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From Cancer Patient to Cancer Survivor: Lost in Transition
BOX 5-1 Essential Content of Survivorship Training for Health Care Providers
Prevention of secondary cancers
General discussion of survivorship
Long-term complications/sequelae of treatment
Trends and statistics in health care access
Health care systems/quality assurance/models of care
Quality-of-life issues in survivorship
Detection of recurrent and secondary cancers
Palliative care/end-of-life care
Treatment of recurrent cancer
SOURCE: Ferrell et al. (2003).
2005).3 An educational opportunity available to a cross-section of health professionals is a cancer survivorship biennial conference sponsored by NCI’s Office of Cancer Survivorship and the American Cancer Society (ACS) (NCI and ACS, 2002, 2004).
The status of undergraduate and graduate medical education is described in this section, followed by some examples of opportunities for continuing medical education on survivorship for practicing physicians.4 Given their educational potential, the availability of clinical practice guidelines related to cancer survivorship is included in this discussion.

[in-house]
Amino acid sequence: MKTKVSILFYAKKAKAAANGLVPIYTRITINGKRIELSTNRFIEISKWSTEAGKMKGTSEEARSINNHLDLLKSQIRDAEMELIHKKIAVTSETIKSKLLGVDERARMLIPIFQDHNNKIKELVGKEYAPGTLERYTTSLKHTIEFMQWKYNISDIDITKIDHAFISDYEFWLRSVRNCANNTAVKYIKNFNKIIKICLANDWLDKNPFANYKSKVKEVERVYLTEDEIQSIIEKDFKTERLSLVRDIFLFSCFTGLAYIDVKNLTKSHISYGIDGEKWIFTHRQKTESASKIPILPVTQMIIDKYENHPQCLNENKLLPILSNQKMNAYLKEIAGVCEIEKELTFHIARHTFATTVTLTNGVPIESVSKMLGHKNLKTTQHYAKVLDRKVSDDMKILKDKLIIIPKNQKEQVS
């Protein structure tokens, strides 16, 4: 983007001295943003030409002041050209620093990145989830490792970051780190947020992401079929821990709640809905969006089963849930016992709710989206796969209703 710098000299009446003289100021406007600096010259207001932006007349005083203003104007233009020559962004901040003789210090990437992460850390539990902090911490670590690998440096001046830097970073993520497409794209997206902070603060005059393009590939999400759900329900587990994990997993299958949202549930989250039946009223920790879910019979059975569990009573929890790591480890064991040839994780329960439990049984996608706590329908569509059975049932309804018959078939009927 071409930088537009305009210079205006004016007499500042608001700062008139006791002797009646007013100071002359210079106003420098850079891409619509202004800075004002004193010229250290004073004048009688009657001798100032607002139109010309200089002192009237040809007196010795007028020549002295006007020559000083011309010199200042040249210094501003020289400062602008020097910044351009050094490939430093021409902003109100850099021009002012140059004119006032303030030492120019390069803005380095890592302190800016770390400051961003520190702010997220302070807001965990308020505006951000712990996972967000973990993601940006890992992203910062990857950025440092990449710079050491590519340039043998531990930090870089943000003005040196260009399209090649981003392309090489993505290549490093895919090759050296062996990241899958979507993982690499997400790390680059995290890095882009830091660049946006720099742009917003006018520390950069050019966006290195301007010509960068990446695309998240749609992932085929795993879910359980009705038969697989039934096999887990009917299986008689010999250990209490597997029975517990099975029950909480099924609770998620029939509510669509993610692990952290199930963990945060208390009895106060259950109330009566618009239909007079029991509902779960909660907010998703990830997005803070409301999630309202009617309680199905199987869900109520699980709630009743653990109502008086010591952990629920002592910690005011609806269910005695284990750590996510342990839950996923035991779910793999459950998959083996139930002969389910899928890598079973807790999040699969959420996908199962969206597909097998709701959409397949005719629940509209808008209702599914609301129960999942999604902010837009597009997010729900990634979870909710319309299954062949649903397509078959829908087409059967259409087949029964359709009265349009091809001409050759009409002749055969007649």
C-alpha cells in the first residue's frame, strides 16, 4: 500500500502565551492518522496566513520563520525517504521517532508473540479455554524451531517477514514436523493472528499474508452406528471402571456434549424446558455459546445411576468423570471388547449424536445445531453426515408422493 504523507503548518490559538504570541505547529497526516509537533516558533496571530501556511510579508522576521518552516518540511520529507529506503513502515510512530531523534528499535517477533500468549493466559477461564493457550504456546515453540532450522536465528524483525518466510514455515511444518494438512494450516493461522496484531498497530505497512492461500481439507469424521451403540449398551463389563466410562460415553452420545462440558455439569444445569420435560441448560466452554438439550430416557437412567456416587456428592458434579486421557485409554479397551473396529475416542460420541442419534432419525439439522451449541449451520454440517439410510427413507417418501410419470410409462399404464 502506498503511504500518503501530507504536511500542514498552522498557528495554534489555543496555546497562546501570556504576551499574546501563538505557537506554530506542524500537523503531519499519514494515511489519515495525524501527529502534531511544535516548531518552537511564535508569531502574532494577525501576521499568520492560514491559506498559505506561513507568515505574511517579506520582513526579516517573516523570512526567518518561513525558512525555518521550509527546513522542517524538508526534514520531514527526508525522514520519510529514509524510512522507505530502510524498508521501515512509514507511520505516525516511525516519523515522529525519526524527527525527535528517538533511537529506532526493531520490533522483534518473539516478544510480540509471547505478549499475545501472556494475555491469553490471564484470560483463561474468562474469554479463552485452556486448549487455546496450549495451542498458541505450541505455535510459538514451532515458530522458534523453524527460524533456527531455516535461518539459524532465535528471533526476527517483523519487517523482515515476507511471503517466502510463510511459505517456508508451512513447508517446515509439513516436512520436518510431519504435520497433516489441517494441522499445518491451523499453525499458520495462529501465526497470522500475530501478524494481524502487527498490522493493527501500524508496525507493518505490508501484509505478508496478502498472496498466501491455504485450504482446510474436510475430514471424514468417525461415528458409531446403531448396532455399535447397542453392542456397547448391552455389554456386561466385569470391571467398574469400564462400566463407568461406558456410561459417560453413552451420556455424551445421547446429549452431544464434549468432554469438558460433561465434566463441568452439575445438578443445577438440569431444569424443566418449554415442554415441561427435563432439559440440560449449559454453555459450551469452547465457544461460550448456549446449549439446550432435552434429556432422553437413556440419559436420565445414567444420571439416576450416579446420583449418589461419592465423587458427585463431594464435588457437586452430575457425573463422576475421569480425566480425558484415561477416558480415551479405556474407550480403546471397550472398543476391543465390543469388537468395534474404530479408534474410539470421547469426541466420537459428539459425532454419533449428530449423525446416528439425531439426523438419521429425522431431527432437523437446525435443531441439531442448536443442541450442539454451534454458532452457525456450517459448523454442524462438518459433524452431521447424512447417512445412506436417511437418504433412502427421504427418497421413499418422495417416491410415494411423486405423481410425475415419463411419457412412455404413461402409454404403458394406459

An older, now out-of-date training program for health professionals, The Cancer Journey: Issues for Survivors, was developed by NCI in collaboration with the National Coalition for Cancer Survivorship and Ortho Biotech, Inc. It was designed to (1) raise awareness of cancer survivorship; (2) demonstrate how to provide effective support, accurate information, and useful referrals; and (3) promote the empowerment of survivors and their families to work effectively with their health care team, employers, and others concerning issues related to their cancer history (NCI, 1998).
The status of survivorship-related educational opportunities for psychiatrists are described later in the chapter in the section on psychosocial and mental health providers.